(Photographer: Waldo Swiegers/Bloomberg)

When the African National Congress (ANC) swept to power under Nelson Mandela in South Africa’s first multiracial elections a quarter century ago, its campaign slogan assured “a better life for all.” That vision, already somewhat faded, was badly tarnished during the nine-year presidency of Jacob Zuma, which was characterized by scandal, corruption and economic stagnation. Cyril Ramaphosa, who succeeded Zuma in February 2018, is cleaning house — but it could take years to undo the damage to Africa’s most industrialized economy.

The Situation

Ramaphosa’s rise to power produced a wave of optimism that governance would improve in South Africa. He immediately cracked down on corruption, sacking some of his predecessor’s most inept ministers, and in late 2018 appointed a new chief prosecutor. Zuma was indicted on multiple charges, including racketeering and money laundering. Ramaphosa vowed to raise $100 billion in new investment over five years, and has managed to lure about a fifth of that so far. He’s still trying to calm investors rattled by the ANC’s moves to change the constitution to allow land expropriation without compensation, which the party says will aid redistribution of wealth to black citizens. Ramaphosa insists there won’t be land grabs, and any policy shift won’t be allowed to harm the economy or agricultural production. Voters will judge his performance in national elections in May 2019. While disillusionment with Zuma eroded the ANC’s popular support for years and cost it control of Johannesburg, the economic hub, and Pretoria, the capital, in municipal votes in 2016, opinion polls show the party should easily retain its majority control of parliament.

The Background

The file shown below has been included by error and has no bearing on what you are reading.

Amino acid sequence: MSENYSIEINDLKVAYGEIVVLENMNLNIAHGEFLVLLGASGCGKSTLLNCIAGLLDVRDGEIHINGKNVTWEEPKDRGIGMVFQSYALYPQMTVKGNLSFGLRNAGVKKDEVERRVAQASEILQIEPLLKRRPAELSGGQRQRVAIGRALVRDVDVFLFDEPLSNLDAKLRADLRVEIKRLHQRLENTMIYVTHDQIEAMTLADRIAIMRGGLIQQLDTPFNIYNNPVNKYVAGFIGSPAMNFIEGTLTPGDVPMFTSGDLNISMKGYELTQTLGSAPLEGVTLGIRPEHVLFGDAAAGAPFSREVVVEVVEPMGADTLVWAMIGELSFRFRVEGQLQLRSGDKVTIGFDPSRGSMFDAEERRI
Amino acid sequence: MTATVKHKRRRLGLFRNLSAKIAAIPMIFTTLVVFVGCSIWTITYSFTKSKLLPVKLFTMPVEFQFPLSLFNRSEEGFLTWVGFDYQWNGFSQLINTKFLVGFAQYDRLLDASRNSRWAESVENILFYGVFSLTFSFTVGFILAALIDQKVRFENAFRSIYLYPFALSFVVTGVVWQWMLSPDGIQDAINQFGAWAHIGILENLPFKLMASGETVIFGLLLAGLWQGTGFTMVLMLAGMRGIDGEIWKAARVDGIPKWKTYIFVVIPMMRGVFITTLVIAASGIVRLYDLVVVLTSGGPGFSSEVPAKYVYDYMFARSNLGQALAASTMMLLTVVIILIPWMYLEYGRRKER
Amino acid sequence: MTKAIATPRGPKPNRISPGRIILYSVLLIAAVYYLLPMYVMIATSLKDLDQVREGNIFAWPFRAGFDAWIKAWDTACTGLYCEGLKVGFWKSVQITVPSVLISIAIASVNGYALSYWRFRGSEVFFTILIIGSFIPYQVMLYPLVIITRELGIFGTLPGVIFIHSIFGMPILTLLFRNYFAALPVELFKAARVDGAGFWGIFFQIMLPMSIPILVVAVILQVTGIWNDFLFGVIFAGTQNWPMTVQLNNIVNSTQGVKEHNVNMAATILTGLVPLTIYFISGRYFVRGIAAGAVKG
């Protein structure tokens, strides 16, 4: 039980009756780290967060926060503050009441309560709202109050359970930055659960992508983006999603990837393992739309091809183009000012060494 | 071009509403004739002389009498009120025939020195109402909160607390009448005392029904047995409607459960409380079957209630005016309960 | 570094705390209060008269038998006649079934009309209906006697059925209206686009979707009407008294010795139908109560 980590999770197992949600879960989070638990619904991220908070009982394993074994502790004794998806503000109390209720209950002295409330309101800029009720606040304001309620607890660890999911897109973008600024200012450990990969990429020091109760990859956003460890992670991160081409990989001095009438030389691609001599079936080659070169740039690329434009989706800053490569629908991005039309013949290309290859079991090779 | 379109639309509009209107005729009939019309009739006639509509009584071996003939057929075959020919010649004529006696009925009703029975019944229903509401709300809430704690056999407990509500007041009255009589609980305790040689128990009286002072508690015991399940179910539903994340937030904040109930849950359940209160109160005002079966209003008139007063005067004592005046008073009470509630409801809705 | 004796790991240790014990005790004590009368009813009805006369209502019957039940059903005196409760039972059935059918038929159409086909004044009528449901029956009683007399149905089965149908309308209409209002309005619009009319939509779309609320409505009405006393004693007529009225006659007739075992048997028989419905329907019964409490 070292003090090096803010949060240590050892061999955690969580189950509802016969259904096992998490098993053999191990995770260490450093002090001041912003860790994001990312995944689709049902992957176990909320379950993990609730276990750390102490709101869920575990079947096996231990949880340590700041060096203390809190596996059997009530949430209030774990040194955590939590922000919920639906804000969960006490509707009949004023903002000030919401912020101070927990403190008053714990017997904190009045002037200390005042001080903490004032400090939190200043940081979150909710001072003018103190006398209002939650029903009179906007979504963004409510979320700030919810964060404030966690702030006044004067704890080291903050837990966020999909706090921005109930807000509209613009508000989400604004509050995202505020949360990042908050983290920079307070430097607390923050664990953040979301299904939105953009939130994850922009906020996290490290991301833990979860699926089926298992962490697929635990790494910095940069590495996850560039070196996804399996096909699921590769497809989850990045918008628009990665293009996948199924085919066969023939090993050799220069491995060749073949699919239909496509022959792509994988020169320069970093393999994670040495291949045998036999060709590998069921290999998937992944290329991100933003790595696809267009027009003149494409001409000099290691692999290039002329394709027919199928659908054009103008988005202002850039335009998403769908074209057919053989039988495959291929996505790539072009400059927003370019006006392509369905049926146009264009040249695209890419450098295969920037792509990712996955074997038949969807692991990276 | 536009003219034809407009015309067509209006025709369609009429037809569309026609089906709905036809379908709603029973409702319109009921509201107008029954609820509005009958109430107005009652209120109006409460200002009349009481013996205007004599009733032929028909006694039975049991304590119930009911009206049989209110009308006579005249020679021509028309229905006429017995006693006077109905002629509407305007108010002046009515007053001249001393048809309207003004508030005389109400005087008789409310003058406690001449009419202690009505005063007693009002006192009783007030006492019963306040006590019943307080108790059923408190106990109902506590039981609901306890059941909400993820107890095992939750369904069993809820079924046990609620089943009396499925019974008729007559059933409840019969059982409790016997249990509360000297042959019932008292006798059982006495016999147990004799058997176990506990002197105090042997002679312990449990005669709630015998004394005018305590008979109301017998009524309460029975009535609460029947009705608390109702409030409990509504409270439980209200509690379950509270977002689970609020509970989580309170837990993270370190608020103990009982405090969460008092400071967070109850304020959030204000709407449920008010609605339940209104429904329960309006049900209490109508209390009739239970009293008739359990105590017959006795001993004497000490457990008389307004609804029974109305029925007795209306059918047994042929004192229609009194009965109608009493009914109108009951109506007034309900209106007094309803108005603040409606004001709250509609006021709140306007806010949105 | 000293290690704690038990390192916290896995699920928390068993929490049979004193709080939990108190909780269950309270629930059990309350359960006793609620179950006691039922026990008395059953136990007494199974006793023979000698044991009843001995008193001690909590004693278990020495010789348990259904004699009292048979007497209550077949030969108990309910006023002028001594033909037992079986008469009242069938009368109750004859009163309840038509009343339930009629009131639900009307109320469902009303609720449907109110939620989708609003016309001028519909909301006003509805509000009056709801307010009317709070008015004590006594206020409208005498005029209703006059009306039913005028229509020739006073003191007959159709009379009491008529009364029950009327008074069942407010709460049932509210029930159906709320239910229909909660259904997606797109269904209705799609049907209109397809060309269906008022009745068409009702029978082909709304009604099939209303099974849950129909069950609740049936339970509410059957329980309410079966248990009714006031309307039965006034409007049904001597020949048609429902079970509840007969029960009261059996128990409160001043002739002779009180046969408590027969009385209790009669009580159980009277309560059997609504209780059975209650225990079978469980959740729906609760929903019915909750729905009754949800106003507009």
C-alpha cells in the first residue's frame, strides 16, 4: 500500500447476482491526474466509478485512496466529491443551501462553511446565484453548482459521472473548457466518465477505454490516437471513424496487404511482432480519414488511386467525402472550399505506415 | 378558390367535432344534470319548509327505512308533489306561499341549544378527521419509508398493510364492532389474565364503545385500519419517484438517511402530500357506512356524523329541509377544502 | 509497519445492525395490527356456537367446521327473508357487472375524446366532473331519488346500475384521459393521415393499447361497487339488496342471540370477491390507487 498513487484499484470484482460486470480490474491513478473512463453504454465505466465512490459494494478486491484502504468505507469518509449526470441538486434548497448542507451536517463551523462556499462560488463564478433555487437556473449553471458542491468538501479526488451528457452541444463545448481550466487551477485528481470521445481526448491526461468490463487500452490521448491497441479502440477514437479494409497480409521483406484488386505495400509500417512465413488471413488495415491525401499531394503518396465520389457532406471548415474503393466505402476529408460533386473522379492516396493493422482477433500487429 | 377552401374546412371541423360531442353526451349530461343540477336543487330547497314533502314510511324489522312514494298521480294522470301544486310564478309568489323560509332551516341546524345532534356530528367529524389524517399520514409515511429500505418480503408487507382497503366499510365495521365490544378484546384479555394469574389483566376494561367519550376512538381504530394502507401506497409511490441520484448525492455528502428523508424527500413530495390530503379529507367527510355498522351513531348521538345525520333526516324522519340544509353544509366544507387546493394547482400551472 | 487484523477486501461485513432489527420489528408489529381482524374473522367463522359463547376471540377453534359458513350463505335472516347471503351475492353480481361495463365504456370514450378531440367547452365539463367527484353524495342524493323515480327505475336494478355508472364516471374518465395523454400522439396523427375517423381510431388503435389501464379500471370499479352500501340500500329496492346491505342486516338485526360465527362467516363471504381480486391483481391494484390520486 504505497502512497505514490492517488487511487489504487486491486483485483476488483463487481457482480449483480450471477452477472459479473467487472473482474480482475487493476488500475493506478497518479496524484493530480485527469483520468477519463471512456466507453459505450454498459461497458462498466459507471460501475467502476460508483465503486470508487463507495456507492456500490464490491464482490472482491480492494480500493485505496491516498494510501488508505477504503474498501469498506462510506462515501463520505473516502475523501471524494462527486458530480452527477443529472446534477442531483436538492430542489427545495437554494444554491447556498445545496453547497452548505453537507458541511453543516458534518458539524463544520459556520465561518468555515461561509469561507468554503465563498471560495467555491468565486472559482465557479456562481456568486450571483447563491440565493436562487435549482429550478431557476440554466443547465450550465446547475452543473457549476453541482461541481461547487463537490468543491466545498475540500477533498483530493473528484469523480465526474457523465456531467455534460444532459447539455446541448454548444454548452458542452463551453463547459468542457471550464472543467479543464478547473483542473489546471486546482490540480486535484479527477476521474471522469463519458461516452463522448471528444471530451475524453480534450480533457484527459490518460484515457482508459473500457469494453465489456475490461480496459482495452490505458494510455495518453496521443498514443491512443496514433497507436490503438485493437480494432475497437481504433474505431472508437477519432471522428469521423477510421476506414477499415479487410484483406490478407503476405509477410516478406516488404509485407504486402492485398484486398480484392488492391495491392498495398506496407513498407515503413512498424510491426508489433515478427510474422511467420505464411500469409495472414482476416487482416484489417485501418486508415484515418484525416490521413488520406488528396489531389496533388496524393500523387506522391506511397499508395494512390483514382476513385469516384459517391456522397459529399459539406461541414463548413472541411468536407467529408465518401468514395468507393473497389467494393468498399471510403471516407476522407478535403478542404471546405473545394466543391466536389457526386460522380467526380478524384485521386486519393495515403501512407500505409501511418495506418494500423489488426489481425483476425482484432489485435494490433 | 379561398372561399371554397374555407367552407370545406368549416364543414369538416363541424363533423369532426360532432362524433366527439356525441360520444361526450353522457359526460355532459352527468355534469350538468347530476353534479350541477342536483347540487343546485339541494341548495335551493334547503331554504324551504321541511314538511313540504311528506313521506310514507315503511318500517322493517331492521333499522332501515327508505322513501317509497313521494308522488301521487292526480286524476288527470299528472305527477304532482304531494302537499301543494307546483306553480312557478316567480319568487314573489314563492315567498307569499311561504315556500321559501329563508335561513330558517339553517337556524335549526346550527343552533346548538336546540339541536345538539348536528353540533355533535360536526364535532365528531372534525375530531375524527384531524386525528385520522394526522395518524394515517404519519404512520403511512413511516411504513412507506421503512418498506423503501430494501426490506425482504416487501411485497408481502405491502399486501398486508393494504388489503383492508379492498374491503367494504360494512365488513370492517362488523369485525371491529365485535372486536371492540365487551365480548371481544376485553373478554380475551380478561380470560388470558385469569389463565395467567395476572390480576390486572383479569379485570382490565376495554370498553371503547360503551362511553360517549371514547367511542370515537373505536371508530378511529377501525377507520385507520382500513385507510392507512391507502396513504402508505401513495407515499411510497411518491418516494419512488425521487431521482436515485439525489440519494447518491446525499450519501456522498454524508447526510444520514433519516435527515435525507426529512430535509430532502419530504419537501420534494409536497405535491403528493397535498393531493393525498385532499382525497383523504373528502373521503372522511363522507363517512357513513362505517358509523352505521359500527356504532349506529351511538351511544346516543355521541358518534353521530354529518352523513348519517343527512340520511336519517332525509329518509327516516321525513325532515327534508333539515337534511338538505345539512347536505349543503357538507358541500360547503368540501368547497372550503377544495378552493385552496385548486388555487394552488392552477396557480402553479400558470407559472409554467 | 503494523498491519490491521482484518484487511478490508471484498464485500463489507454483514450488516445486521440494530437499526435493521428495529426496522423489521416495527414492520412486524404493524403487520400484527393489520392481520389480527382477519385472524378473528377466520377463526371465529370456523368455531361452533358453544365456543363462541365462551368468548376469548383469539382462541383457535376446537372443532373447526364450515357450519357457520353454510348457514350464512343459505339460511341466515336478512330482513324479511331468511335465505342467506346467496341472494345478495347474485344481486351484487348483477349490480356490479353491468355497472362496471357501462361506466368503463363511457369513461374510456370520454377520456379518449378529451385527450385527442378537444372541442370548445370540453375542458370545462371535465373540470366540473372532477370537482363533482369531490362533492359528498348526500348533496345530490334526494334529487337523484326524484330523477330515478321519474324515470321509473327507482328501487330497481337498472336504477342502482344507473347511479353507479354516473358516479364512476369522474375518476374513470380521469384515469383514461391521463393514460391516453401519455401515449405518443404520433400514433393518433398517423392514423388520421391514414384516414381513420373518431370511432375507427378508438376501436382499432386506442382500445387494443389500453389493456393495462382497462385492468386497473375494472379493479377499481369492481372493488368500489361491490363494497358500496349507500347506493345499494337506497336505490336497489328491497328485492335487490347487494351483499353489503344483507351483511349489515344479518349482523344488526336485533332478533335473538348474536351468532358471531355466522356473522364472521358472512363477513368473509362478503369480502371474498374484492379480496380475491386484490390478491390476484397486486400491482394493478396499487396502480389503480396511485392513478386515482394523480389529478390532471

European settlement in South Africa dates from 1652, when the Dutch East India Co. established a supply post in Cape Town; the British occupied it in 1795 to secure the sea route around the southern tip of Africa. Colonialism spread as the Dutch — known as Boers or farmers — migrated to the interior. Discovery of inland gold and diamond deposits spurred the Anglo-Boer Wars, which the British won in 1902. White colonists adopted a constitution in 1910 that disenfranchised black South Africans, whom they viewed primarily as cheap labor. In 1948, the government started implementing a legal system of separation of races known as apartheid, or apartness. It denied black people the vote, stripped them of land and provided only rudimentary education and health-care services. South Africa endured decades of economic sanctions and an armed struggle by the ANC and other groups. Mandela, who’d led calls for the ANC to take up arms, served 27 years in prison before the government freed him in 1990 and later held multiracial elections. Ramaphosa, born in 1952, has played an integral part in South African politics since the early 1980s. He founded the biggest mineworkers’ union and led talks that ended apartheid. After losing the contest to succeed Mandela to Thabo Mbeki, he started his own investment company, which benefited from requirements that white investors partner with black shareholders. He ended up with stakes in businesses ranging from mining to consumer goods. Ramaphosa returned to full-time politics in 2012, when he was elected as the ANC’s deputy leader; Zuma appointed him deputy president in 2014. He became head of the ANC in late 2017.

The Argument

Over the years, South Africa’s government has been able to point to some successes: The size of the economy has almost tripled in dollar terms since 1994, while average life expectancy has risen by 10 years to 64.3 over the past decade. Ramaphosa’s political and business experience raise hopes he can eventually revive the struggling economy and address the plight of an army of poor. South Africa enjoys transport links that are the envy of Africa, a trove of untapped minerals and independent courts. Yet racial inequalities persist, and companies remain largely controlled and managed by whites. The 27 percent unemployment rate will likely stay elevated as a poorly managed public-schools system, ranked among the world’s worst, means more than half of children don’t complete a full 12 years. Chronic power shortages are a constraint on economic growth, and efforts to clean up the state are being frustrated by the scores of Zuma allies who still occupy key posts. But if Ramaphosa succeeds, South Africa could emerge as an example of good governance and democracy for the rest of the continent.

To contact the writer of this QuickTake: Michael Cohen in Cape Town at mcohen21@bloomberg.net

To contact the editor responsible for this QuickTake: Karl Maier at kmaier2@bloomberg.net, Andy Reinhardt

First published Aug. 3, 2015

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